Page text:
“Completed by the expert researchers at VitaK, the placebo-controlled randomized clinical trial demonstrated the benefits of 180 µg/day of MK-7 on vascular health and body composition in 243 healthy subjects (77 men and 166 women) with a poor vitamin K status, as measured by dp-ucMGP (inactive Matrix Gla Protein, a marker for cardiovascular health),” explained Ms. Quackenbush. “In the total group, vitamin K2 as MK-7 decreased dp-ucMGP (inactive MGP) significantly compared to placebo after one year. The researchers conclude that one-year supplementation of MK-7 tended to improve vascular health in men and women with a poor vitamin K status.” She noted that this beneficial effect was more pronounced in post-menopausal women and in subjects with a high stiffness index.
Among scientifically-substantiated heart healthy ingredients, vitamin E palm tocotrienol complex has also emerged as a critical phytonutrient. ExcelVite’s EVNol SupraBio—a patented and bio-enhanced natural full spectrum tocotrienol complex—is a clinically-researched palm tocotrienol complex, according to Bryan See, business development manager for ExcelVite Inc., Edison, NJ. With more than 17 peer-reviewed published human studies in the past 10 years, covering heart health, as well as brain, liver, and skin health, Mr. See said EVNol SupraBio is used by leading practitioners’ brands such as Xymogen, Allergy Research, Metagenics, Life Extension, etc., and various branded dietary supplements.
Discussing the vitamin E palm tocotrienol complex’s scientific backing, Mr. See pointed to a 2007 study that included 28 subjects with mild hypercholesterolemia (≥ 200mg/dL to < 300mg/dL) and one additional cardiovascular risk factor who were supplemented with 50 mg d-mixed-tocotrienol (EVNol SupraBio) daily for four weeks. Subjects “had significantly lower total cholesterol and LDL-choles terol levels from baseline, compared to 16 subjects who took the conventional vitamin E alpha-tocopherol (at 500 mg per day) (Ajuluchukwu JN, et al., 2007),” he said.
In another study, 32 healthy subjects with hypercholesterolemia (≥ 240mg/dL) were equally divided to receive either 300 mg/day of d-mixed-tocotrienol softgels (containing EVNol SupraBio or placebo softgels (300 mg, soybean oil) for a period of six months.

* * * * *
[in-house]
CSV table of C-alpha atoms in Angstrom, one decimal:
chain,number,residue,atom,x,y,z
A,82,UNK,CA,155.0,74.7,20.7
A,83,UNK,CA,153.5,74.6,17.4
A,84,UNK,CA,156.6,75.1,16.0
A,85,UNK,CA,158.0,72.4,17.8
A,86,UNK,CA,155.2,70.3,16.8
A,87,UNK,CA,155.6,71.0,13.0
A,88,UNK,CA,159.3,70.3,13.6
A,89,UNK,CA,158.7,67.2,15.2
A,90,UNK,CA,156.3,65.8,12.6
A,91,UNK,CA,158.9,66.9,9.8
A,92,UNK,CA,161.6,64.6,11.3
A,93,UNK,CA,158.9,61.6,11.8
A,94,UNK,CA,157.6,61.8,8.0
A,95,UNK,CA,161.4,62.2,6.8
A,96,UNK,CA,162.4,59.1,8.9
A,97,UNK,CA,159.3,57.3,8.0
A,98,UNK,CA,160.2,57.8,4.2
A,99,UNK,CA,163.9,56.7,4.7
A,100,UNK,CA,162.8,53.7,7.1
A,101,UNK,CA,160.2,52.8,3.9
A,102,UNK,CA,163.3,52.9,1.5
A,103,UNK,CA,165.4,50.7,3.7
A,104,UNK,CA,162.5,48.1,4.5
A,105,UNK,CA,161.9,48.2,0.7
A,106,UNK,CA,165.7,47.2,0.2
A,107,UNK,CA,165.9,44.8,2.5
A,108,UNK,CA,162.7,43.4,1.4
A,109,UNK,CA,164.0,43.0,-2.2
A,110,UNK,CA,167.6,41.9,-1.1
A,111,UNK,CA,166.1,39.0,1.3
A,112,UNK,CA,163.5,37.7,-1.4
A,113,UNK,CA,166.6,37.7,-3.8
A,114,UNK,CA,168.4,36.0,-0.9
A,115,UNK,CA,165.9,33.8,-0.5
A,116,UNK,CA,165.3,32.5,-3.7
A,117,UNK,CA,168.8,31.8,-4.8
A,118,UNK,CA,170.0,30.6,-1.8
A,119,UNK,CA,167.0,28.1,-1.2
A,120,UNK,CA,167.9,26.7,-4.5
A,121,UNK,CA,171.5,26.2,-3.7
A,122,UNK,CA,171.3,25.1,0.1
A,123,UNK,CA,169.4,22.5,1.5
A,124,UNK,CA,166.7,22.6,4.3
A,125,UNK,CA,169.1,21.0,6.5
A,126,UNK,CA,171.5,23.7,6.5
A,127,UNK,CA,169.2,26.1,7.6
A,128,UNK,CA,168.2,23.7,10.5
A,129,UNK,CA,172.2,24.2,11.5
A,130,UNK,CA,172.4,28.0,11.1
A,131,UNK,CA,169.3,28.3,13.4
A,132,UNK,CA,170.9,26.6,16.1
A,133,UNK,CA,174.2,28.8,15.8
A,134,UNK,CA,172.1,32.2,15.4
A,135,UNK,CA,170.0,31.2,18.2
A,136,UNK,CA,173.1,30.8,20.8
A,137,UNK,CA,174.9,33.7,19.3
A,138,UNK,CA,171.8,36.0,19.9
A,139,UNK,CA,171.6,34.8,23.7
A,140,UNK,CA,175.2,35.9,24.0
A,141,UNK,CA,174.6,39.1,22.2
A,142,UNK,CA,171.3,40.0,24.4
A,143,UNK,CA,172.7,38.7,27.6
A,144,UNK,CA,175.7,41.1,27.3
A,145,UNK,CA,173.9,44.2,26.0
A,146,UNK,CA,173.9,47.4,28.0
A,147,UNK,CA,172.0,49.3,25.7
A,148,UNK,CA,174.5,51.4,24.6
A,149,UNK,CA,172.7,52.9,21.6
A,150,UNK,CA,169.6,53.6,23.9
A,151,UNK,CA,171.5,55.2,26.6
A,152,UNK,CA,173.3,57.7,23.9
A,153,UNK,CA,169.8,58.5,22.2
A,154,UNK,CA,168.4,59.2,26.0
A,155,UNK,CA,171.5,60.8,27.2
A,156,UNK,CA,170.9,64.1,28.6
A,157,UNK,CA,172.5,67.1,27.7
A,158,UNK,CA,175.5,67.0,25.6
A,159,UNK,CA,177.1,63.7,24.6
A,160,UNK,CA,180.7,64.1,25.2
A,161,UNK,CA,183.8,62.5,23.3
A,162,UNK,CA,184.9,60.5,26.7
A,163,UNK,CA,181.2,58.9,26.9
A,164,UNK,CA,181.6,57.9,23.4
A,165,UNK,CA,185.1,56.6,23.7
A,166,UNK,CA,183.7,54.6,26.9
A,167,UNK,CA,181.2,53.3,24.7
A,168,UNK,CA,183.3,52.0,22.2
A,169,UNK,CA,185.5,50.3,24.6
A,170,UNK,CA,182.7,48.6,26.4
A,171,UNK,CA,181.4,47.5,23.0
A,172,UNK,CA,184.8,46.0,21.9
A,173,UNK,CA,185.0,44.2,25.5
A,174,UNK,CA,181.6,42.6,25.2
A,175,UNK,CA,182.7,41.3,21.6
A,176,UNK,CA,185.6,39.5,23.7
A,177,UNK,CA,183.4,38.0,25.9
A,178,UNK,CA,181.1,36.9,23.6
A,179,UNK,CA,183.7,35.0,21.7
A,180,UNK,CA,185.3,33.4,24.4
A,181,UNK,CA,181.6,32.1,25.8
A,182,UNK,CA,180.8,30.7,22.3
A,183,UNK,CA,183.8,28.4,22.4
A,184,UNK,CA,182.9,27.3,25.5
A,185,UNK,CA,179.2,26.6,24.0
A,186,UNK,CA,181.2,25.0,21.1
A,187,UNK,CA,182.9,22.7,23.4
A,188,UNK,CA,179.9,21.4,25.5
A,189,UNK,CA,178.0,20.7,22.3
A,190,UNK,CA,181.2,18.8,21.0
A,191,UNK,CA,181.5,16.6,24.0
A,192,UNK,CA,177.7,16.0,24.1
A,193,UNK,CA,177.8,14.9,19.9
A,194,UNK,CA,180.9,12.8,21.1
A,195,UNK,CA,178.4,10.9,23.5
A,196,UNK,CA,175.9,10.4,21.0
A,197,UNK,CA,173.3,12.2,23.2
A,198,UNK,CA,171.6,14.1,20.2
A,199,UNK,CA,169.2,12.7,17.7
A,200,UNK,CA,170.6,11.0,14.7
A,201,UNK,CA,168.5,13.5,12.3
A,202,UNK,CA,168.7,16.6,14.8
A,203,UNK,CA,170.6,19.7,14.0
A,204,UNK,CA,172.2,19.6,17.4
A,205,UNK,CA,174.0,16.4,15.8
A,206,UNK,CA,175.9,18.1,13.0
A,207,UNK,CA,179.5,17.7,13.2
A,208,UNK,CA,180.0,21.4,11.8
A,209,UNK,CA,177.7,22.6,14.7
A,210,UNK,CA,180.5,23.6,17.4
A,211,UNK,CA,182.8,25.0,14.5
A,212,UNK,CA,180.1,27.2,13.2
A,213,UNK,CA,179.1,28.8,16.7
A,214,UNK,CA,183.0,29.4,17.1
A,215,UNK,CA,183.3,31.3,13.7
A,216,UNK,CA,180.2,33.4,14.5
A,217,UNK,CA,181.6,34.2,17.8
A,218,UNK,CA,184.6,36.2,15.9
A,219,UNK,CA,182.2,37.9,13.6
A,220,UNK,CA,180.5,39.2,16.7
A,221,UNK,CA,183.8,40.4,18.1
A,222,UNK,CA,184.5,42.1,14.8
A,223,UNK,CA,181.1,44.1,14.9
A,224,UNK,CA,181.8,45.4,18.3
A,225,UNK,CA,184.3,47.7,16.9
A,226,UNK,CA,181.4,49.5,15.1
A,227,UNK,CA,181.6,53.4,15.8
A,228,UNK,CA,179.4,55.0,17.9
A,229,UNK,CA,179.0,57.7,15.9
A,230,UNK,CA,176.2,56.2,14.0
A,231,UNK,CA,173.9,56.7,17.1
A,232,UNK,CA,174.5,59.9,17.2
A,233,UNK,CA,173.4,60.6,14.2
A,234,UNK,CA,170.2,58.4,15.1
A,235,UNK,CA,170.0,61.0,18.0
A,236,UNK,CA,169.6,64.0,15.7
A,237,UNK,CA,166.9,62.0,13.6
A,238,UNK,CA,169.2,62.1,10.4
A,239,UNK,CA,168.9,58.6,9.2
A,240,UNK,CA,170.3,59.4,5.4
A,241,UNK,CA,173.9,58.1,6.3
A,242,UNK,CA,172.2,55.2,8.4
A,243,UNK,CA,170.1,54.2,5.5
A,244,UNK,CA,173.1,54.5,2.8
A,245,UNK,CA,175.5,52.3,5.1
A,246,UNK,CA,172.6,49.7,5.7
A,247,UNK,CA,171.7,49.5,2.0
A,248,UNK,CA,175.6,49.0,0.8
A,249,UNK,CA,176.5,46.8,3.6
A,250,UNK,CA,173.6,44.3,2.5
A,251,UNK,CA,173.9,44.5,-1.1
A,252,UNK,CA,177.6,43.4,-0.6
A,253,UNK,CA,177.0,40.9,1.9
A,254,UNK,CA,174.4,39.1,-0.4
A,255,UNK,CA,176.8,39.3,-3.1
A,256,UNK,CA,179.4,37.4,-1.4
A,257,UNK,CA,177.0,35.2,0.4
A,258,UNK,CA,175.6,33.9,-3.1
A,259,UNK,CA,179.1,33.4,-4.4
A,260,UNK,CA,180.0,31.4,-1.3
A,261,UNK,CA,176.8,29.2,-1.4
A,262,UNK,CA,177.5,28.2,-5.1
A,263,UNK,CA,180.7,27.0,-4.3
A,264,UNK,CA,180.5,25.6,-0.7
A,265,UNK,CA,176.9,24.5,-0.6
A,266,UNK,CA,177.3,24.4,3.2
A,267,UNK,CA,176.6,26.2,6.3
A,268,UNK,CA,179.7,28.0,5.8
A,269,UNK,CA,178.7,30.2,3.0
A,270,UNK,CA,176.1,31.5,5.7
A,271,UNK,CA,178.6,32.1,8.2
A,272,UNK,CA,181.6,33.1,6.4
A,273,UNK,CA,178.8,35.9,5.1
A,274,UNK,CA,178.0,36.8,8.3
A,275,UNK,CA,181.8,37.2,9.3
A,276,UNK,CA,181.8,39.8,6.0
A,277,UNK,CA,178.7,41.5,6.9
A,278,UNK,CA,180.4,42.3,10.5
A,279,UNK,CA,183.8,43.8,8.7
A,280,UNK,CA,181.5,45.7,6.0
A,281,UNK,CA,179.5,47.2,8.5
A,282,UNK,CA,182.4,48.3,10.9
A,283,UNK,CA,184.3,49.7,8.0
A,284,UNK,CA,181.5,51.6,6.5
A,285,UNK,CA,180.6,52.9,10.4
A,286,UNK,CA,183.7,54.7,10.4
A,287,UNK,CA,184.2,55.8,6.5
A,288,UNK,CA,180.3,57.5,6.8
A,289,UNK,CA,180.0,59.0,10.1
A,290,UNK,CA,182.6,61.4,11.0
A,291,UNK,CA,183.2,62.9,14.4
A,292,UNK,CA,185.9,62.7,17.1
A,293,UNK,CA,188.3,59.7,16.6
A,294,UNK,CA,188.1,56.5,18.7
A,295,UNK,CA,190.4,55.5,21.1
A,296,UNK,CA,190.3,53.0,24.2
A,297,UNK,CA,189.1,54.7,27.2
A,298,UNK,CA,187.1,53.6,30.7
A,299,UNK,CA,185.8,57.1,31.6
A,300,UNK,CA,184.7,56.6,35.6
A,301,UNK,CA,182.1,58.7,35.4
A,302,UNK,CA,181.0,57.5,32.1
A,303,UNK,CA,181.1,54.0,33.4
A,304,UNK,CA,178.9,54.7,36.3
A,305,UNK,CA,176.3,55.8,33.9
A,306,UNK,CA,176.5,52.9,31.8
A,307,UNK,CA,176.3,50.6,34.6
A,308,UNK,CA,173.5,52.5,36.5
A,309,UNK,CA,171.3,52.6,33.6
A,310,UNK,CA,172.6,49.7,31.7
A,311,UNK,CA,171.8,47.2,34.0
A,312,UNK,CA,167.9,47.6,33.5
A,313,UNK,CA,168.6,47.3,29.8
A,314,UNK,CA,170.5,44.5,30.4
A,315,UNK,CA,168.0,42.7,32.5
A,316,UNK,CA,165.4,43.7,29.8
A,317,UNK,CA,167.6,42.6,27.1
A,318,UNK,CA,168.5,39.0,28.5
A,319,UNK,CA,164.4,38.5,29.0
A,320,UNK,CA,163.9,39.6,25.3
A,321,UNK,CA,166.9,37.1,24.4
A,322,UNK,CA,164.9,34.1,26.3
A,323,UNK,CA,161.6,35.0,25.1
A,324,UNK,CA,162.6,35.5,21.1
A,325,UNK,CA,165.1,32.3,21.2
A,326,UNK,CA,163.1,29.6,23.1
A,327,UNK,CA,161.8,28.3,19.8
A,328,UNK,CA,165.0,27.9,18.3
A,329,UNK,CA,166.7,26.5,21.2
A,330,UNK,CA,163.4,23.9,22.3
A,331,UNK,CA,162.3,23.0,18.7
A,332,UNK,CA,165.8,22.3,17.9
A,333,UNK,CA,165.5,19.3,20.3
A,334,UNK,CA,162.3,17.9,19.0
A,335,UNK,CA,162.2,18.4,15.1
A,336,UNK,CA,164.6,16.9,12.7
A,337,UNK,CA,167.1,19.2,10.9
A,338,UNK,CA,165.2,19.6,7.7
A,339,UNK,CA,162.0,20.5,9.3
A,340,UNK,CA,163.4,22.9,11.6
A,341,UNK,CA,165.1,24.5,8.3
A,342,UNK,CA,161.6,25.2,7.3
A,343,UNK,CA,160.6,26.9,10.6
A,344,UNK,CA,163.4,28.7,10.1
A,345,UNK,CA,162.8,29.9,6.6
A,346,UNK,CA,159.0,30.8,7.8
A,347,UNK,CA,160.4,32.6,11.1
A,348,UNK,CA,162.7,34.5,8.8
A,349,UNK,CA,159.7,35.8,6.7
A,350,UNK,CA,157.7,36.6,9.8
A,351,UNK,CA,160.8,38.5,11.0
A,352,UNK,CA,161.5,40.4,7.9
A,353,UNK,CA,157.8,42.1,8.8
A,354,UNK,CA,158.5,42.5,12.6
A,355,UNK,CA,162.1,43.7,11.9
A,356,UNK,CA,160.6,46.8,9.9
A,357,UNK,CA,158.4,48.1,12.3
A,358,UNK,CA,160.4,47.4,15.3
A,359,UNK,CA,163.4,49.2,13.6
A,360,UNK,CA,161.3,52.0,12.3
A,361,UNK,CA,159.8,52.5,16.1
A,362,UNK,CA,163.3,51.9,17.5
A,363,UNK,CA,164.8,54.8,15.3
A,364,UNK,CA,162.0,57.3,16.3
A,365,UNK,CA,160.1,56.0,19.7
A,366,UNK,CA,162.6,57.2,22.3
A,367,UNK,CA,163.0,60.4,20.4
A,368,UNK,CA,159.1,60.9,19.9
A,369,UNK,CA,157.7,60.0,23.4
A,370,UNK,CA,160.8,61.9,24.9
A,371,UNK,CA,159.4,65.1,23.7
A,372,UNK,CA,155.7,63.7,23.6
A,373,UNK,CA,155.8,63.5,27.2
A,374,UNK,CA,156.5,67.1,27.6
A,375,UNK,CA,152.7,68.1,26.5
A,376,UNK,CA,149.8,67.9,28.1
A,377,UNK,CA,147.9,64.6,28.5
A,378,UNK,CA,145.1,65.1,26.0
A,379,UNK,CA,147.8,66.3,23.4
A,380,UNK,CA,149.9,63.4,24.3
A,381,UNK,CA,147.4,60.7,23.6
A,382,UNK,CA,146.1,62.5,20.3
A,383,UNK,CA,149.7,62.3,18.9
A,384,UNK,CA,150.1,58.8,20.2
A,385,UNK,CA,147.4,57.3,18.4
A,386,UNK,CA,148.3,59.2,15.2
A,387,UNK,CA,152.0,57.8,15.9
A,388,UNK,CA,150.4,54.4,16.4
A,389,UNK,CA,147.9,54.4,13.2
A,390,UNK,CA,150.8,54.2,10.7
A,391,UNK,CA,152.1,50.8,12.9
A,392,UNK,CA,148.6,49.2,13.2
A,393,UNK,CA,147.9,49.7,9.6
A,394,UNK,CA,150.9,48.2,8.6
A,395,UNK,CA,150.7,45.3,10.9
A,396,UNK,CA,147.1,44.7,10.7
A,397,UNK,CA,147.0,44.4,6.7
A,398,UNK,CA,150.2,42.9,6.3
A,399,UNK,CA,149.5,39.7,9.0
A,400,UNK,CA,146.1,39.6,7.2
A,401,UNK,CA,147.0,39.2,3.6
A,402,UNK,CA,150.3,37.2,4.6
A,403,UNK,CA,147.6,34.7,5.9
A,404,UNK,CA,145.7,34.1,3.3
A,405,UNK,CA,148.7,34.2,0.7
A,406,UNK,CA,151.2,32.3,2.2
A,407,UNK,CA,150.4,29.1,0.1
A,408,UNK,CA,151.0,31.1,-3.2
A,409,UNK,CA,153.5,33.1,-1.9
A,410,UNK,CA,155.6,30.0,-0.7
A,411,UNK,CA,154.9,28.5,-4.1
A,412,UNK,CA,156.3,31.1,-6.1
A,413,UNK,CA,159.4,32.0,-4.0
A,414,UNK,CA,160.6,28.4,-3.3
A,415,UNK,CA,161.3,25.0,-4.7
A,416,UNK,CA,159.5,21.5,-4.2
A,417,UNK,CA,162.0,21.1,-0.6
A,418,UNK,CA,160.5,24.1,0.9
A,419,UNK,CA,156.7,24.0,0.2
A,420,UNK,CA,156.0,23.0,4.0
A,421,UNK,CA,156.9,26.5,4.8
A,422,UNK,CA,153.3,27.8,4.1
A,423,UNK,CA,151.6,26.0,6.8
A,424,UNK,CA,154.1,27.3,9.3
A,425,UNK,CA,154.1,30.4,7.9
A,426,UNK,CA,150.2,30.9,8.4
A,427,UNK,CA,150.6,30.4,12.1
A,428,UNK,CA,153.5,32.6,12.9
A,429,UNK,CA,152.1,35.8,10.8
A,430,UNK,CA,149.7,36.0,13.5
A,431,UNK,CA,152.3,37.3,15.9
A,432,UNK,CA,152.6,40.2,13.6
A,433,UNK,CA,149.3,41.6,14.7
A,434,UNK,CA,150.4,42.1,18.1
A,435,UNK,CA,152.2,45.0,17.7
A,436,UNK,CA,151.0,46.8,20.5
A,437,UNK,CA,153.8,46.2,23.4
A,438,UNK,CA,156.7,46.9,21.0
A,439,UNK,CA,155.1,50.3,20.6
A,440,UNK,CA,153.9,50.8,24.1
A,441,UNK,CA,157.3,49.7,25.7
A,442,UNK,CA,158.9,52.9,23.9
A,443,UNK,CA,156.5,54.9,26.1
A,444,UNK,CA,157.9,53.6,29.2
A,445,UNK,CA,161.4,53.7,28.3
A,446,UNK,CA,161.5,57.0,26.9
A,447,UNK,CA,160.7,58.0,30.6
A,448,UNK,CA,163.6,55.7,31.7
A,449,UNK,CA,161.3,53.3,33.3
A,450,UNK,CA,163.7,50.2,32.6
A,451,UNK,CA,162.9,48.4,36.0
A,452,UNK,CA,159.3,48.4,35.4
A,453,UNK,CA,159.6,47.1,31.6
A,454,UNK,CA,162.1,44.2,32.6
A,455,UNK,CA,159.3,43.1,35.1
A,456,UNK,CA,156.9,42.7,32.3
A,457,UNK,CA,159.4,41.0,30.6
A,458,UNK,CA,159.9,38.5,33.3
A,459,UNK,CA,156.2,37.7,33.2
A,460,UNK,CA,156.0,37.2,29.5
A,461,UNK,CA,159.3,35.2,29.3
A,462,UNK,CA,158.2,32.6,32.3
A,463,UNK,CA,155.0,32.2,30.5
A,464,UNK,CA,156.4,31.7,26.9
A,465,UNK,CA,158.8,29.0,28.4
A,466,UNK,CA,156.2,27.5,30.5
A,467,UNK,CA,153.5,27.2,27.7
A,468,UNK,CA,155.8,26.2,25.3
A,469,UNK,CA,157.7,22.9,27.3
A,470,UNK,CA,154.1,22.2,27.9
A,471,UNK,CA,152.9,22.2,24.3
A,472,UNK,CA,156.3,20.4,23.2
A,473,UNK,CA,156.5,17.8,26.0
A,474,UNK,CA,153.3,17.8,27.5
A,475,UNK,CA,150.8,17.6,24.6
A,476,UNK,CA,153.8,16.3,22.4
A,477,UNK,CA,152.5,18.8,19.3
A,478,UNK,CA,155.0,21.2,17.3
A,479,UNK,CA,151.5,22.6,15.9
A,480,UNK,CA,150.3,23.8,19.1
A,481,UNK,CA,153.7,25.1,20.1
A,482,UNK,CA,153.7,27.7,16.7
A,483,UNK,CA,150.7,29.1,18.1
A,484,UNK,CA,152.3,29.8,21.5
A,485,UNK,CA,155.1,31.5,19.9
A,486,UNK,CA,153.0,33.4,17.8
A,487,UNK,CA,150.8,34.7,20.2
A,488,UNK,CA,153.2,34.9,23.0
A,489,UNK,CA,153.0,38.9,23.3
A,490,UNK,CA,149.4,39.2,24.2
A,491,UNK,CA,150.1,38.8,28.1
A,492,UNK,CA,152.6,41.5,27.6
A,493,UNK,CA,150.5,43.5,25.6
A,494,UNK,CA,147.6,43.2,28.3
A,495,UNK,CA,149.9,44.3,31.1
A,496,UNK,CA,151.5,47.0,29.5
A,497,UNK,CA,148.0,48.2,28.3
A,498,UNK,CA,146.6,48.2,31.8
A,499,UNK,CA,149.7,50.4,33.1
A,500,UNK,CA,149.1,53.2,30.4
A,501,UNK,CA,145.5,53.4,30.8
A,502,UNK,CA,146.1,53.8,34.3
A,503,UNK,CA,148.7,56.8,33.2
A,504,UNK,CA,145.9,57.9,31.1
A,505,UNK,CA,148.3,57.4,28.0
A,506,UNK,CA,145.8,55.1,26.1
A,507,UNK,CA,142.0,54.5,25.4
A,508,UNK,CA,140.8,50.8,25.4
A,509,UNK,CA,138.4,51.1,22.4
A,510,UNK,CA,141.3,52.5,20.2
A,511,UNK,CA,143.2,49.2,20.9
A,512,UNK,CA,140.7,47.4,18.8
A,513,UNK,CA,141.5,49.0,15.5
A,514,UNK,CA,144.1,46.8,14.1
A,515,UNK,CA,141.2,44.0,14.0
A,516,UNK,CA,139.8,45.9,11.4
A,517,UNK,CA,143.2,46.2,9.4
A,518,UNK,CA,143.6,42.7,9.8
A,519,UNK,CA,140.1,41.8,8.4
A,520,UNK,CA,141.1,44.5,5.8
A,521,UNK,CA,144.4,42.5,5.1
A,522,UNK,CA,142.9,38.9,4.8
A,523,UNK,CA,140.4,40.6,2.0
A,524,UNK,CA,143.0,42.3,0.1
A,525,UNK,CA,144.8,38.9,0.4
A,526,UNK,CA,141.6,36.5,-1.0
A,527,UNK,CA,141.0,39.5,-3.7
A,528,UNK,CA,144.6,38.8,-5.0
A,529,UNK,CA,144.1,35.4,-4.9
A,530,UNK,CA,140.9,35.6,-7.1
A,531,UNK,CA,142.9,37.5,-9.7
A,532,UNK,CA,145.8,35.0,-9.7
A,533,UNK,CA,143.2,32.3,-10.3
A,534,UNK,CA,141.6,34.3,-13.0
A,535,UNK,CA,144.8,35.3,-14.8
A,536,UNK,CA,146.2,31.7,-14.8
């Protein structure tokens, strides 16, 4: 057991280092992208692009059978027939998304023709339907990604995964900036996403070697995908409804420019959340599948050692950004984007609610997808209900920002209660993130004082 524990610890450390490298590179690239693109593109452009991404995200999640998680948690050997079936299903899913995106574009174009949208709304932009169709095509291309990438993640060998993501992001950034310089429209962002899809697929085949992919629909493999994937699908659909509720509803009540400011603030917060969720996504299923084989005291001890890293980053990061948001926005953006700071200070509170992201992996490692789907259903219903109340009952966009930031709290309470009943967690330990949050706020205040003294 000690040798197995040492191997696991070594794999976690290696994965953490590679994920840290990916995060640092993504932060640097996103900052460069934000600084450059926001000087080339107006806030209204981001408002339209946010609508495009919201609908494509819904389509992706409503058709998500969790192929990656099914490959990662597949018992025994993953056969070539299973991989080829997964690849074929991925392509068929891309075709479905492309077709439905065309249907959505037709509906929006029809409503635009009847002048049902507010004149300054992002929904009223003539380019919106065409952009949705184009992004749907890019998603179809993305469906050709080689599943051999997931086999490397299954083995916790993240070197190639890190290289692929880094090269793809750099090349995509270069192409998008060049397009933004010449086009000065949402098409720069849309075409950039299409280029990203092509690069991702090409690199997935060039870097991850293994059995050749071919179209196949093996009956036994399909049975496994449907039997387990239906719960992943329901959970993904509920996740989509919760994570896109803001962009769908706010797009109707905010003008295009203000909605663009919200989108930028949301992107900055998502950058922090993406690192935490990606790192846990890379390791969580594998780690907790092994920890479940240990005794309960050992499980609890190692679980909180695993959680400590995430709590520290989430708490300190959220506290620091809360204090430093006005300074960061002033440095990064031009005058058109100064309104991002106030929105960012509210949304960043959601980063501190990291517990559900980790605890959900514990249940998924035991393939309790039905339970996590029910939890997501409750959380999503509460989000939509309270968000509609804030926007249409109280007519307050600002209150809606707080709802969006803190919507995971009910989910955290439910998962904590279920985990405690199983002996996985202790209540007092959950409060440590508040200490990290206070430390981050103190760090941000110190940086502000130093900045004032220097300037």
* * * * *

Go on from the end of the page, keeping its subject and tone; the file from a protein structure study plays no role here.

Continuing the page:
“When compared to baseline, the d-mixed-tocotrienol supplemented group demonstrated an 8.9% decrease in serum total cholesterol, and 12.8% in LDL-cholesterol levels after four months,” said Mr. See. “Continuous reduction was recorded until the end of the six-month study period with a reduction of 10.8% and 17.3% respectively (Yuen KH, et al., 2011).”
EVNol SupraBio was also found to improve arterial compliance and reduced arterial stiffness in a randomized, controlled human study. “Arterial stiffness is an independent risk factor of cardiovascular disease in both healthy and diseased human subjects,” explained Mr. See. “Increased arterial stiffness means decreased arterial compliance.” After two months of oral supplementation EVNol SupraBio was found to reduce arterial stiffness in healthy adults.
An additional 2015 study found the ingredient supports healthy blood pressure. “In a randomized, double-blind, placebo-control trial conducted in Malaysia, 70 adults with metabolic syndrome aged 20-60 years-old were randomized to receive either EVNol SupraBio (400 mg/day in a softgel dosage form) or placebo for 16 weeks. After the supplementation period, subjects in the EVNol SupraBio group showed signification reductions in diastolic blood pressure compared to baseline. In addition, improvement in lipid profile and reductions in IL-6 and TNF-alpha inflammatory markers were also recorded (Heng KS, et al., 2015).”